Finding my way


It might seem odd to many that for me, entering into this virtual platform feels rather like a great plunge–a plunge that is rounded about with not a little anxiety and misgiving.  I have to ask myself many different questions if I am to embark on “putting myself out there” on such a vast scale as the information highway allows.

Who exactly am I to address?  It might be best to simply transcribe my letters or correspondence with you, Jonathan, and so give the outsider a vantage from which to scrutinize or perhaps gain insight into our unique exchange, reaping from this whatever knowledge or entertainment might me a valuable addition to the possibly unknown recipient’s life.  It may very well be that this is the best course to take.  My other option would be to write in a more general manner that would be speaking to whomever might be directed to, or have stumbled upon, this site.  In this case I must ask myself what would be so alluring as to draw someone’s undivided attention, and withal their precious time, to the reading of an online avowal.  I also know that any notion of what has come to be known as blogging will never be part of my life such that it would detract from either tangible acts of discovery in actual bound books with covers and real pen and paper, or warm-blooded correspondence where the other’s face and body are present.  It may be in the very writing of this post that I will begin to discover what the future holds for a virtual Many Arrows.

So where does one start?  And yes, I am always including you my friend in any question or consideration written here.

I’ve been reading the copy of Pascal’s Pensées that you sent to me not that long ago.  I needn’t tell you how brilliant it is. I was drawn to it because of several films I happened to watch from the French director Eric Rohmer.  He is quite obsessed with Pascal and uses the wager in at least two of his films (My Night at Maud’s and A Winter’s Tale).  I have been wondering about Pascal’s notion of “custom being our nature”, and how this applies to the iconoclast within society–namely the artist–and if one can ever escape the customary influence completely.

Let me give you an example.  I was driving the kids to school yesterday morning, and in a rare moment of inspiration, decided to put on some music for the trip.  I chose The Decemberist’s Crane Wife, beginning with part one and going forward in chronological order.  As we motored down the valley I paused the song now and again to embellish and explain the songwriter’s interpretation of the Japanese cautionary tale, and it didn’t take long until I was moved to tears by the beauty of the song.  Of course I attempted to mitigate my emotion by widening my eyes to create a larger space to hold in the brimming tears (for I didn’t want the kids to see their stalwart father crumbling under a musician’s influence), and I did that strange cough when I was explaining things, coupled with long pauses, to get a hold of myself and hide my being so moved.  When I was pulling into the circus ring of my son’s school, the line “and all I ever meant to do, was to keep you….my crane wife” whelmed the tears so that they streaked down my cheeks and I had to turn my head down and to the left and wipe the hot salt trail with my sleeve.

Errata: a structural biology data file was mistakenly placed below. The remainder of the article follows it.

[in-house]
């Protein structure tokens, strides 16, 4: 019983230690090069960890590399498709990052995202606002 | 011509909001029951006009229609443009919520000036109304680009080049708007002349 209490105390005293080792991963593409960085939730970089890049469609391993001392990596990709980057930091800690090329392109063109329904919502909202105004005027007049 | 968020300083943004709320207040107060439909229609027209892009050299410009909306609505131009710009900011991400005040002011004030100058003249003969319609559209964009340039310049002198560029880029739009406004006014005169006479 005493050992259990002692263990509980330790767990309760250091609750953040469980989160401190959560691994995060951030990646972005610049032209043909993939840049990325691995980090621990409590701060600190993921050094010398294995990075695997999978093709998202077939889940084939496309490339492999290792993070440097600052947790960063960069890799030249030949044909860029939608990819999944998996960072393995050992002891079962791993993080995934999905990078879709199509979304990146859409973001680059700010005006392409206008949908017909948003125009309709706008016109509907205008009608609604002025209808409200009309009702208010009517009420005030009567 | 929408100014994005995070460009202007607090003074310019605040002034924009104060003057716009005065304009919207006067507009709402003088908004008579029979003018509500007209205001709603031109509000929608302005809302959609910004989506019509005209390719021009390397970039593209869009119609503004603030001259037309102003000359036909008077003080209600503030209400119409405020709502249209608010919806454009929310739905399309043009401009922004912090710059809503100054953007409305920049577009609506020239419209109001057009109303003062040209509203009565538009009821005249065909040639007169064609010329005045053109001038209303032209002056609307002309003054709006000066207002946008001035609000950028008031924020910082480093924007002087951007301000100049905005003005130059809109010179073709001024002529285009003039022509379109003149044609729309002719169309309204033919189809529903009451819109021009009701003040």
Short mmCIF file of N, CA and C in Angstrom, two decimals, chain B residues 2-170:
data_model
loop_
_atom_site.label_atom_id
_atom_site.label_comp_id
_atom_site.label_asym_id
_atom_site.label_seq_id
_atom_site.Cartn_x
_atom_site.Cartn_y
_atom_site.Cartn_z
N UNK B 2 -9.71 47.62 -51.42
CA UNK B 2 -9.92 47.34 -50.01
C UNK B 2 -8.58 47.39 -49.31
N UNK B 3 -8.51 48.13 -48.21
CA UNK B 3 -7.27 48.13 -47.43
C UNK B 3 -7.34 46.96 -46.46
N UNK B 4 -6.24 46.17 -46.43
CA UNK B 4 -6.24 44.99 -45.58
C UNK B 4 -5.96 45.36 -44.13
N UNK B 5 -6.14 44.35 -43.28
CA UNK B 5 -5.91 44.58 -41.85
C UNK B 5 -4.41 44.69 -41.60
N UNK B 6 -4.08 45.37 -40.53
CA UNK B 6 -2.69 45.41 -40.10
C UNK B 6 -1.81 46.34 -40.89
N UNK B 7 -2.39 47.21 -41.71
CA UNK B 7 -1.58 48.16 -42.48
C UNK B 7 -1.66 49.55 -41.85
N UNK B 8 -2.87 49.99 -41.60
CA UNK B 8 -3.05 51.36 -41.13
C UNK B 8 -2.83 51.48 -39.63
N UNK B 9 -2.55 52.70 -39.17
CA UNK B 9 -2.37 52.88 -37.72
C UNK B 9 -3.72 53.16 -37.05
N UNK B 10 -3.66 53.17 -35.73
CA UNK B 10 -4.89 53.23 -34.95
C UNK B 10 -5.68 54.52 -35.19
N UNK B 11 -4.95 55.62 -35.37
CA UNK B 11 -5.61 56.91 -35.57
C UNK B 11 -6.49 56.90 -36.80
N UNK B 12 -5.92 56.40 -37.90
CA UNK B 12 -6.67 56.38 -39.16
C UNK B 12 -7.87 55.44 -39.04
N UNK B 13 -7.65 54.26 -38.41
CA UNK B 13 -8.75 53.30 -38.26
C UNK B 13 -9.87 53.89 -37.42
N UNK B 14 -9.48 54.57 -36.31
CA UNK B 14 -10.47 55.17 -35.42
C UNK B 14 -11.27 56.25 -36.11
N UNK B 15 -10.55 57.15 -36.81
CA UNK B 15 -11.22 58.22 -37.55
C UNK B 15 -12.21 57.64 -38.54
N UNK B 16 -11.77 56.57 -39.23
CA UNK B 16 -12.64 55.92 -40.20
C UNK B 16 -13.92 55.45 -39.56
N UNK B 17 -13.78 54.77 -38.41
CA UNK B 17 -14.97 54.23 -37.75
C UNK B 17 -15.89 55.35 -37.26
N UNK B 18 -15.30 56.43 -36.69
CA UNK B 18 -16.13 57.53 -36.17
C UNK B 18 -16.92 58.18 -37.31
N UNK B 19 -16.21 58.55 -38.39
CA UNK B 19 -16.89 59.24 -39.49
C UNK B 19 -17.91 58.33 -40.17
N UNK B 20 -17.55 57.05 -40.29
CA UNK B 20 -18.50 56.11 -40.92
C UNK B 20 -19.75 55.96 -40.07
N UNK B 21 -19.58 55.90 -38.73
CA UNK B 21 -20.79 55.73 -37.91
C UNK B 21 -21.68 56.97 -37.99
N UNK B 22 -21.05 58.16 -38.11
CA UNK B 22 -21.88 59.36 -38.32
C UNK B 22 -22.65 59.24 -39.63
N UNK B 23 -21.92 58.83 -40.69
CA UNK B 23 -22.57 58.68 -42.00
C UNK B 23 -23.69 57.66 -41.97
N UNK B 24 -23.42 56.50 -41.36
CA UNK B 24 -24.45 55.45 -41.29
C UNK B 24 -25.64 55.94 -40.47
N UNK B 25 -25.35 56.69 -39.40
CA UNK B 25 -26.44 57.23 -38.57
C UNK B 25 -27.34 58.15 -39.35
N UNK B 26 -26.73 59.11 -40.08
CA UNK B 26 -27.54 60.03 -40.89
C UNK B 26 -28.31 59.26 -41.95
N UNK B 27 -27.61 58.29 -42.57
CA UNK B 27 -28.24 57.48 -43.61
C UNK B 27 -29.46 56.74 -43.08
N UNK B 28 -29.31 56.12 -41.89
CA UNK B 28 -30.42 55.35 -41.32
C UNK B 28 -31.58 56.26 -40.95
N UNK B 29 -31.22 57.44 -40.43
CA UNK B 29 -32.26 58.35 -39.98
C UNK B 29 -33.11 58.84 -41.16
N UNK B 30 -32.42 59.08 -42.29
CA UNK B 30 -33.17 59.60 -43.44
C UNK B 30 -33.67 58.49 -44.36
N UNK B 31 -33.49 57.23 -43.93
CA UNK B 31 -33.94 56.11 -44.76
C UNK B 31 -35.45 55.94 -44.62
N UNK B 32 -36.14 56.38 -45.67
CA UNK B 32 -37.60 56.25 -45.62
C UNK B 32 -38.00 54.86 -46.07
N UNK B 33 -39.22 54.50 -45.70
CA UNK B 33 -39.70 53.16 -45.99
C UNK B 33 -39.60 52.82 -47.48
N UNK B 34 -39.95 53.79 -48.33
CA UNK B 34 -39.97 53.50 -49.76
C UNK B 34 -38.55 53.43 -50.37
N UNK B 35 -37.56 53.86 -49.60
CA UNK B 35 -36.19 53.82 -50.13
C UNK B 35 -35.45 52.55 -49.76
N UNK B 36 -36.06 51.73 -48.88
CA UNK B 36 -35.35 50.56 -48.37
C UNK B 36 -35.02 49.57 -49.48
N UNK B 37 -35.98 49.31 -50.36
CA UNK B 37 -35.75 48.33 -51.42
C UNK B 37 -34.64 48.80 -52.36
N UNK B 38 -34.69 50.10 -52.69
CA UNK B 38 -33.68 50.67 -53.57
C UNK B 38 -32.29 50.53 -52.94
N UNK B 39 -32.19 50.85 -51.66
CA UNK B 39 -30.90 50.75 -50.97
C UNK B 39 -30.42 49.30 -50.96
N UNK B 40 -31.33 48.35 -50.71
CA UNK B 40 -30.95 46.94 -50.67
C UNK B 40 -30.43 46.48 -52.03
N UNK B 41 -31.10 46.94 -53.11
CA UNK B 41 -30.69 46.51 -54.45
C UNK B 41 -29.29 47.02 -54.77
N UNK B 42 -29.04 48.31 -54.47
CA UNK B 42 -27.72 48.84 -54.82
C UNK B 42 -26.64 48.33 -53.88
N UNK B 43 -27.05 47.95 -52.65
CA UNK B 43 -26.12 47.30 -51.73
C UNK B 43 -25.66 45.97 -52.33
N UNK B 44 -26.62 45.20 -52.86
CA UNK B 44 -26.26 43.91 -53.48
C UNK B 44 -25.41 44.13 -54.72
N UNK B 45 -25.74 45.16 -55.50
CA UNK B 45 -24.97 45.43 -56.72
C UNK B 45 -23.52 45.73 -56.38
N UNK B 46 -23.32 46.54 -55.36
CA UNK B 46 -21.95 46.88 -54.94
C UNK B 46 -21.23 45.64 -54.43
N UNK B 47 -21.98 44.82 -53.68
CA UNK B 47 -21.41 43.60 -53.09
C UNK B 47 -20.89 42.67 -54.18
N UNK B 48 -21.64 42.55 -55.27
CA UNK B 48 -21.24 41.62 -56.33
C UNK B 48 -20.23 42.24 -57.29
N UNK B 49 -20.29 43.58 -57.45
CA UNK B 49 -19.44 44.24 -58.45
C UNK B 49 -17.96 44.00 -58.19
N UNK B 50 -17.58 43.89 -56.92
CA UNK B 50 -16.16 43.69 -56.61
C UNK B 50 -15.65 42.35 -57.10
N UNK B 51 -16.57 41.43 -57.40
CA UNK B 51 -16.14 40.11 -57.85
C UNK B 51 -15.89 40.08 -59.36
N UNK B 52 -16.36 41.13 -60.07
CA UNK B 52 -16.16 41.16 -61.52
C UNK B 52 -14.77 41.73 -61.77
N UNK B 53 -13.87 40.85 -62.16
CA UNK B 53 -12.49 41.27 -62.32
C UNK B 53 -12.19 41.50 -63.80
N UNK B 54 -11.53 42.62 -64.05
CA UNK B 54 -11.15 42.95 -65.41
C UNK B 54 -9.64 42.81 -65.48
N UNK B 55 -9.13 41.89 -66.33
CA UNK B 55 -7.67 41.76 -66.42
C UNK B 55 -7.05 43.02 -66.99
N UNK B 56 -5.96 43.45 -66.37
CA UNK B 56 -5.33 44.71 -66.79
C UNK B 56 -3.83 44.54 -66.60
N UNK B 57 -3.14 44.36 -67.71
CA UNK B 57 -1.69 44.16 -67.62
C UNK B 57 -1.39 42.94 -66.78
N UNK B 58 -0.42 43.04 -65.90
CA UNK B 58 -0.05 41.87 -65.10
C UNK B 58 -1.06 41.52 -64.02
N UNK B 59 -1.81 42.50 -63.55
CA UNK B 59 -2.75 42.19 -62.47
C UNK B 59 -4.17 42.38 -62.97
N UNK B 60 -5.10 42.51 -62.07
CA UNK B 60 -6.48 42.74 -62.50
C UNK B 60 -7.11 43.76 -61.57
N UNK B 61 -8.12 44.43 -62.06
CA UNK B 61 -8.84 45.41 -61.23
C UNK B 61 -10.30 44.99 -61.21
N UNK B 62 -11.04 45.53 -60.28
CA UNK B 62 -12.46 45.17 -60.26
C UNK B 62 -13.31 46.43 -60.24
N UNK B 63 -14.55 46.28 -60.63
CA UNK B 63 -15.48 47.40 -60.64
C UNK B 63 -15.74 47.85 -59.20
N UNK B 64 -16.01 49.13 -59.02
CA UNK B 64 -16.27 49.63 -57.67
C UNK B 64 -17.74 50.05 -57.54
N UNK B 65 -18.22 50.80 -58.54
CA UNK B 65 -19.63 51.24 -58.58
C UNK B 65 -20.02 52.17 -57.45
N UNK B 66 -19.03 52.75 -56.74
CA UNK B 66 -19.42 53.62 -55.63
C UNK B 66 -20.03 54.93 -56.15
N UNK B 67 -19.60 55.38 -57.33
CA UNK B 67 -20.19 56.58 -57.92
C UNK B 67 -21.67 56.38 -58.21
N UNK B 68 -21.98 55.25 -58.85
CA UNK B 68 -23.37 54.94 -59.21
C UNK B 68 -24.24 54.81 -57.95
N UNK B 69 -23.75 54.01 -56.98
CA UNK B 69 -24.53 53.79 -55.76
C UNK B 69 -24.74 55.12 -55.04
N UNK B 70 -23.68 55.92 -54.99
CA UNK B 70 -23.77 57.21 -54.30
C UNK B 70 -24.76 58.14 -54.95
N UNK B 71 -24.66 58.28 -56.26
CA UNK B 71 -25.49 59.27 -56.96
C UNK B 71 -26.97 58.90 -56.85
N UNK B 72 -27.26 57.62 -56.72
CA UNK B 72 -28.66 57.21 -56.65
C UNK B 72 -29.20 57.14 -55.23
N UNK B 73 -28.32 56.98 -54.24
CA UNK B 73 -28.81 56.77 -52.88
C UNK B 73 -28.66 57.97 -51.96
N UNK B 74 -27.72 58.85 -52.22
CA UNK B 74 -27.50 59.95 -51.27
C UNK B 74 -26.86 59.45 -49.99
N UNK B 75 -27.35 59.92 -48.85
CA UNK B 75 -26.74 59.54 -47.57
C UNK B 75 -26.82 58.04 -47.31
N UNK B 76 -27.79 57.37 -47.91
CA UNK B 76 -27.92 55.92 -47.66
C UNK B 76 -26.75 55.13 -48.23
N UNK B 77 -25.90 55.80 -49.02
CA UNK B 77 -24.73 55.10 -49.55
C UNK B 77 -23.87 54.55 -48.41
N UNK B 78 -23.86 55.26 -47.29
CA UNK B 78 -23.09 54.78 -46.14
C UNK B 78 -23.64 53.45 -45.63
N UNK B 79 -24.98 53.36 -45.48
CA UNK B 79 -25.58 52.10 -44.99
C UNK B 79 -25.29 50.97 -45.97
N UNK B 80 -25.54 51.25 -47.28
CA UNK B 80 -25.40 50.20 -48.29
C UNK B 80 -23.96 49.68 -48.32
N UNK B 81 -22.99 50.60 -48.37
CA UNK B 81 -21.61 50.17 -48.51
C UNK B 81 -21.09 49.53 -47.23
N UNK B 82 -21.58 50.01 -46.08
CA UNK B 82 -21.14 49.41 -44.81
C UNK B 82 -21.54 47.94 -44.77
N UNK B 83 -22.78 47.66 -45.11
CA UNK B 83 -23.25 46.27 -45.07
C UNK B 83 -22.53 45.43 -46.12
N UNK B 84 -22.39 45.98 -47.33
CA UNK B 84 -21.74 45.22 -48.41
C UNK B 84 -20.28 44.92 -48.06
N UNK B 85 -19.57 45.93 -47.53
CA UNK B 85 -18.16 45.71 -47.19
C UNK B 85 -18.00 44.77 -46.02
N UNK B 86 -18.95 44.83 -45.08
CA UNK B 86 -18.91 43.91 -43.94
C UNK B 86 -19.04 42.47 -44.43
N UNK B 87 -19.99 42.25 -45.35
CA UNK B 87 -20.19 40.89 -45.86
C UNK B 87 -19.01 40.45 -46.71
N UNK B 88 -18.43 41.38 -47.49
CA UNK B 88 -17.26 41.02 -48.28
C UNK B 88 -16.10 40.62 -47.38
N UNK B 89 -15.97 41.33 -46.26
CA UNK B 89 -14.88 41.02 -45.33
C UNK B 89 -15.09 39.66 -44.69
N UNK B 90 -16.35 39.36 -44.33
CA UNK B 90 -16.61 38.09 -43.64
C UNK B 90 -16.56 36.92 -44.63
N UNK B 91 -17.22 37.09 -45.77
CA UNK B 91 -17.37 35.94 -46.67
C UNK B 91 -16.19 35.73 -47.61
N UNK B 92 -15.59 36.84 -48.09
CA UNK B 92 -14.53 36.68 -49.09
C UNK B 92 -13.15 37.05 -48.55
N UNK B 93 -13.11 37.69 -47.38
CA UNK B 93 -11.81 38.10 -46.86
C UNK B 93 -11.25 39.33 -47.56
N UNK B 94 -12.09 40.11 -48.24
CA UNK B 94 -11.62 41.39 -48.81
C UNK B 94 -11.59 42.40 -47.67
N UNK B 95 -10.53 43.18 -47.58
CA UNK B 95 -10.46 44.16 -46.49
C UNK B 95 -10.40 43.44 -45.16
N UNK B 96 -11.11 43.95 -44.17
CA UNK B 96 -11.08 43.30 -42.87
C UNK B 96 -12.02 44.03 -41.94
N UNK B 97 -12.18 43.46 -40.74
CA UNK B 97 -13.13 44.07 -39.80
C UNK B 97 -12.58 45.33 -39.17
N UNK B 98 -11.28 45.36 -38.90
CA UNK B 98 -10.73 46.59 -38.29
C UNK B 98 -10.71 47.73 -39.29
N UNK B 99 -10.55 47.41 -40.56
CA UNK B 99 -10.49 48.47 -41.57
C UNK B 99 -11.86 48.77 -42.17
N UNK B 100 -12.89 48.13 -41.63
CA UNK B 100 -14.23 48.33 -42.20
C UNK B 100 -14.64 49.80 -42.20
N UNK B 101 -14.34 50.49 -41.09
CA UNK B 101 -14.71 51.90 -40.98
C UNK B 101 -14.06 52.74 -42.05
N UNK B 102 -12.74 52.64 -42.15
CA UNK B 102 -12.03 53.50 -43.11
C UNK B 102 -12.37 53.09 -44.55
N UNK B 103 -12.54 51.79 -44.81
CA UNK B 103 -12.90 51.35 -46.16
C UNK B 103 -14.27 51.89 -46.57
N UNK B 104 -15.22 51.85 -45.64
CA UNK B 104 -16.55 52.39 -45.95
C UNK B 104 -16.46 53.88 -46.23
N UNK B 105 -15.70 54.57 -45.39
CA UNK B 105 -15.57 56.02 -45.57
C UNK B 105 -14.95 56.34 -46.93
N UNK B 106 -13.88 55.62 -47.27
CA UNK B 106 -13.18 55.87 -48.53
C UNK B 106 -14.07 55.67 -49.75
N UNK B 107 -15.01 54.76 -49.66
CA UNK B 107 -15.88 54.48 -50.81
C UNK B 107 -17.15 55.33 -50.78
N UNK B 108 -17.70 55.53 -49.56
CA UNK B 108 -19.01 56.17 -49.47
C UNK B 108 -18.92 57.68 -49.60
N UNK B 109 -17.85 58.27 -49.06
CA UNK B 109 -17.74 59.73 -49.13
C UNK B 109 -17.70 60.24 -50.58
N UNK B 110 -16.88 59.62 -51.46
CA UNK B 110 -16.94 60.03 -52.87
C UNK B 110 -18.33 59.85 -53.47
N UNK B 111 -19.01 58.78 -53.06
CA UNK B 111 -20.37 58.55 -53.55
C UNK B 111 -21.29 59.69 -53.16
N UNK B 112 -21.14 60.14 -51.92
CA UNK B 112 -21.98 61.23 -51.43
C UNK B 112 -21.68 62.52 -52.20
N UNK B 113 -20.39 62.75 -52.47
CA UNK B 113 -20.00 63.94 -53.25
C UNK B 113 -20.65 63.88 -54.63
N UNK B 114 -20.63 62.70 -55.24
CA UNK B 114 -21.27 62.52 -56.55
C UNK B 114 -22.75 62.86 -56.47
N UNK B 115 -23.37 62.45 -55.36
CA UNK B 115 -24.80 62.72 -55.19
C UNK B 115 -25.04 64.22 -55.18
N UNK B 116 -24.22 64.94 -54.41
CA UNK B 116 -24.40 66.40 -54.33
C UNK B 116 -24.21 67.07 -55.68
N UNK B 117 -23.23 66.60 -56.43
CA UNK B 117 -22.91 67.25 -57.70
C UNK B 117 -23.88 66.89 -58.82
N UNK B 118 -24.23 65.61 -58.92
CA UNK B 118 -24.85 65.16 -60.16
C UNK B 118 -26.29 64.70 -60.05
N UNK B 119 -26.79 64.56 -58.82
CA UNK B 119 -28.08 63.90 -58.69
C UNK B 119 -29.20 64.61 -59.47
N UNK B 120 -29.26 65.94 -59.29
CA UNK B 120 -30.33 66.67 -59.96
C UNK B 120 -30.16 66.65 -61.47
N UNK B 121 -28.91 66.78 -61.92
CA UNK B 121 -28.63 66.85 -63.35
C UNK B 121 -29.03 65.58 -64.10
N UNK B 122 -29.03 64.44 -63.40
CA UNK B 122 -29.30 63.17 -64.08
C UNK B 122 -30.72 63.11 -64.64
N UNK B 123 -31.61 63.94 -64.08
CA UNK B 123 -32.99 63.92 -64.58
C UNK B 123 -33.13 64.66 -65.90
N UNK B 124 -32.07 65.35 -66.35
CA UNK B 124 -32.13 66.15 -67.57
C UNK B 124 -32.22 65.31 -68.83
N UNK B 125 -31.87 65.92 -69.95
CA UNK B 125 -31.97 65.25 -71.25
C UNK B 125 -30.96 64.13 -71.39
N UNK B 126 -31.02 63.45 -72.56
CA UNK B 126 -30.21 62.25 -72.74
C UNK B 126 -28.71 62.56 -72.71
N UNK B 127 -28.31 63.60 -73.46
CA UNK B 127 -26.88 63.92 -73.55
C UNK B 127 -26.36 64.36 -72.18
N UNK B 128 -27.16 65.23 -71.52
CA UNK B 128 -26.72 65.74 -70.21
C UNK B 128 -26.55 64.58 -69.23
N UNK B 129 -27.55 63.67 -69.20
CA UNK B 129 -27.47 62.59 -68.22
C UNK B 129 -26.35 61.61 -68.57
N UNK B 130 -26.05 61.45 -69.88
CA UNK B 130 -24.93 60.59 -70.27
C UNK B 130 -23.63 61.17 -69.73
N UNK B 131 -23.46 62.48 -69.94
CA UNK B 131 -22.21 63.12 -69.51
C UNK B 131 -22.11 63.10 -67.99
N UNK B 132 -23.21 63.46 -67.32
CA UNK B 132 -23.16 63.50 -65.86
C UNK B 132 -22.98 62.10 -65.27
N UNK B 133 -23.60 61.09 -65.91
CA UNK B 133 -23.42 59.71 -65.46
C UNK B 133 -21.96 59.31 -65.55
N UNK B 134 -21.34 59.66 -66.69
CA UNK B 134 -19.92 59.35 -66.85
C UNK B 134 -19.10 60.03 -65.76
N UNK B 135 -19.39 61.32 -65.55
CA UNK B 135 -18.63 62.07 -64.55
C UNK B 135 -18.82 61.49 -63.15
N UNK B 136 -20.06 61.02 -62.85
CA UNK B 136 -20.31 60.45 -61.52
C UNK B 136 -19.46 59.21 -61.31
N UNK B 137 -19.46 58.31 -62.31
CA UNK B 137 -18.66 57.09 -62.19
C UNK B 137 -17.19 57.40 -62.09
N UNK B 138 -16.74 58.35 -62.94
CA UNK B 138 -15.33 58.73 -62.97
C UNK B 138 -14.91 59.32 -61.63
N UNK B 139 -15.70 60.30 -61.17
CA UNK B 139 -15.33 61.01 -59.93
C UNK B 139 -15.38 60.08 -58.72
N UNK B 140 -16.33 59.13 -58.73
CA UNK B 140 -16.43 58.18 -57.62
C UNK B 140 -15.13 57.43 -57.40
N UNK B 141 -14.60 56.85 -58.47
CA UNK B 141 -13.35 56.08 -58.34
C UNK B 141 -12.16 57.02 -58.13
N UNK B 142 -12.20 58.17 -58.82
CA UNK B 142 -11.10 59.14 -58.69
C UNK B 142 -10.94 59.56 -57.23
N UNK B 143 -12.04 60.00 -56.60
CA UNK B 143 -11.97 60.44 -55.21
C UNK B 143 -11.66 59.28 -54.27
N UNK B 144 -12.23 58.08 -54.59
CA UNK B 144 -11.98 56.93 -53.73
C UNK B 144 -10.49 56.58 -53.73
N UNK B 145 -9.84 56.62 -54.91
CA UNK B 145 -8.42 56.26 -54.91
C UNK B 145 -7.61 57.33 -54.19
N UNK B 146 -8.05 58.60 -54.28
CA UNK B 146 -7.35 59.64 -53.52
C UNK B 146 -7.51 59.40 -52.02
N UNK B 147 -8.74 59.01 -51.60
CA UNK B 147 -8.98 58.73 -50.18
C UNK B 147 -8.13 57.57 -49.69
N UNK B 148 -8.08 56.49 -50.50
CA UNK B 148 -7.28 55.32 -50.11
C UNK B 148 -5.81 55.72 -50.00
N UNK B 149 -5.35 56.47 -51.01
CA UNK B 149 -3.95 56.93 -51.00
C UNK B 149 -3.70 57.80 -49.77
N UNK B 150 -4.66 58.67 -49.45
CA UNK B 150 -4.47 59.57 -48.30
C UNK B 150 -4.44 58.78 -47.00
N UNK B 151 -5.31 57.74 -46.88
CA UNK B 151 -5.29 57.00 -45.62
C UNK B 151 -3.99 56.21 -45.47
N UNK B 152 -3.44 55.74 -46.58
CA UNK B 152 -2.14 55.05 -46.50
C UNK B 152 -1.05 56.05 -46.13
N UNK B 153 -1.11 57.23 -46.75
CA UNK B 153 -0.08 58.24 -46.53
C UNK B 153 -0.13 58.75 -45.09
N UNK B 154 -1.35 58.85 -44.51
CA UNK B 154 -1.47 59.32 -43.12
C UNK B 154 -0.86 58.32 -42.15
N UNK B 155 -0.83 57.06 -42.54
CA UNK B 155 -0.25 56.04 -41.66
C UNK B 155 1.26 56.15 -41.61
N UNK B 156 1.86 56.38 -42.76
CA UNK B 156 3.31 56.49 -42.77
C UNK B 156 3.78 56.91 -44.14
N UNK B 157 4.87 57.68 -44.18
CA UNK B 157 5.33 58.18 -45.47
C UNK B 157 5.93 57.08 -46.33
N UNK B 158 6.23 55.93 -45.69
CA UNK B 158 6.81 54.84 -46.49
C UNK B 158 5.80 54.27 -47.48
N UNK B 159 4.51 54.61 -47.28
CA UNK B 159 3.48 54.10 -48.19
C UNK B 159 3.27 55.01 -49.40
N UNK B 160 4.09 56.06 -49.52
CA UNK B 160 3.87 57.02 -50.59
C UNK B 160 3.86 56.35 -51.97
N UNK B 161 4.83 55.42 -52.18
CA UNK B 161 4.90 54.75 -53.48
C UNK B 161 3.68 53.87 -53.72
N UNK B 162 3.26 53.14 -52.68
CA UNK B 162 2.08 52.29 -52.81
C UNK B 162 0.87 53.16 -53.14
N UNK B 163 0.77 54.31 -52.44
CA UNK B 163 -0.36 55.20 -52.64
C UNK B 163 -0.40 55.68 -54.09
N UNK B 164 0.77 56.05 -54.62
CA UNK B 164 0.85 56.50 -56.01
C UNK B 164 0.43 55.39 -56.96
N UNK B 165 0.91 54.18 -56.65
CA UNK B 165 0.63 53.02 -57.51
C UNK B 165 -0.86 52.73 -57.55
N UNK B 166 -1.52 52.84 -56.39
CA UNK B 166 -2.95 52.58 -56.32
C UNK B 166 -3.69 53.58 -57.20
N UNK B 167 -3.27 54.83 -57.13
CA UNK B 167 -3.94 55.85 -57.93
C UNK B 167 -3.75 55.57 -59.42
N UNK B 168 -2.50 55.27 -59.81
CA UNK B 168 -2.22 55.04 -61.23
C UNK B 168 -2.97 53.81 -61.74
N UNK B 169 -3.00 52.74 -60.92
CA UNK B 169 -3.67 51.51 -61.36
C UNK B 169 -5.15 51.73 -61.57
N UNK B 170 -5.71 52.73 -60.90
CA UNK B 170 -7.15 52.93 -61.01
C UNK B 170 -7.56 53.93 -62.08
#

So I ask you Jonathan, or anyone, is this customary?  Is such a reaction to beauty and authenticity commonplace in our culture?  Is reading Hugo von Hofmannsthal on his birthday and feeling an overwhelming connection to a dead Austrian poet normal?  And Trakl, my God, how is one to reconcile such an astonishingly felicitous obsession with death to a biopolitical environment that sees this as pathological?  And biopolitics have become the custom.  Were we born with hearts too large for this technologically foreshortened world?  You said in your last letter that you would lay down your life to save a final pair of moths.  I am thrilled when  you relate such sentiments, and I believe that the more our care grows for what are seemingly insignificant creatures to most, the more our capacity for love burgeons.  Perhaps our ire looms in proportion in order to protect the fragility that is our compassion.  You ended by saying “And I will always criticize myself to understand how to love and empathize more with all.  That’s my meaning.  It even includes the good humans.”  One would find it difficult to improve on such a statement.


4 thoughts on “Finding my way

  1. I want to start by saying thank you Seth for writing this and “putting it out there” because it helps others, like me, who stumble upon and take the time to read, feel connected (not alone in their thoughts), inspired to do that “something” that is pushing them from their core to do, to begin- to start, because not doing it would be worse, not doing it would be like death to the soul. Not saying what it is one must say is internal torture and will manifest in unwanted ways. I feel that by placing greater emphasis on cooperation and connection with each other, humans, our souls will begin to thrive as they should. And even connect across time and space with those who are deceased- souls keep living and I believe those connections are real and transformative when we allow space and open up to them; we aren’t limited to the here and now and that’s beautiful and comforting to me. I really have much to say in response to your questions you have “put out there,” but I will refrain and spend time contemplating. Thank you Seth. And this is of value to my life. Please keep writing and sharing. Your courage and openness is very refreshing, encouraging, inspiring, and beautiful. It’s this exact thing that is the positive side to technology.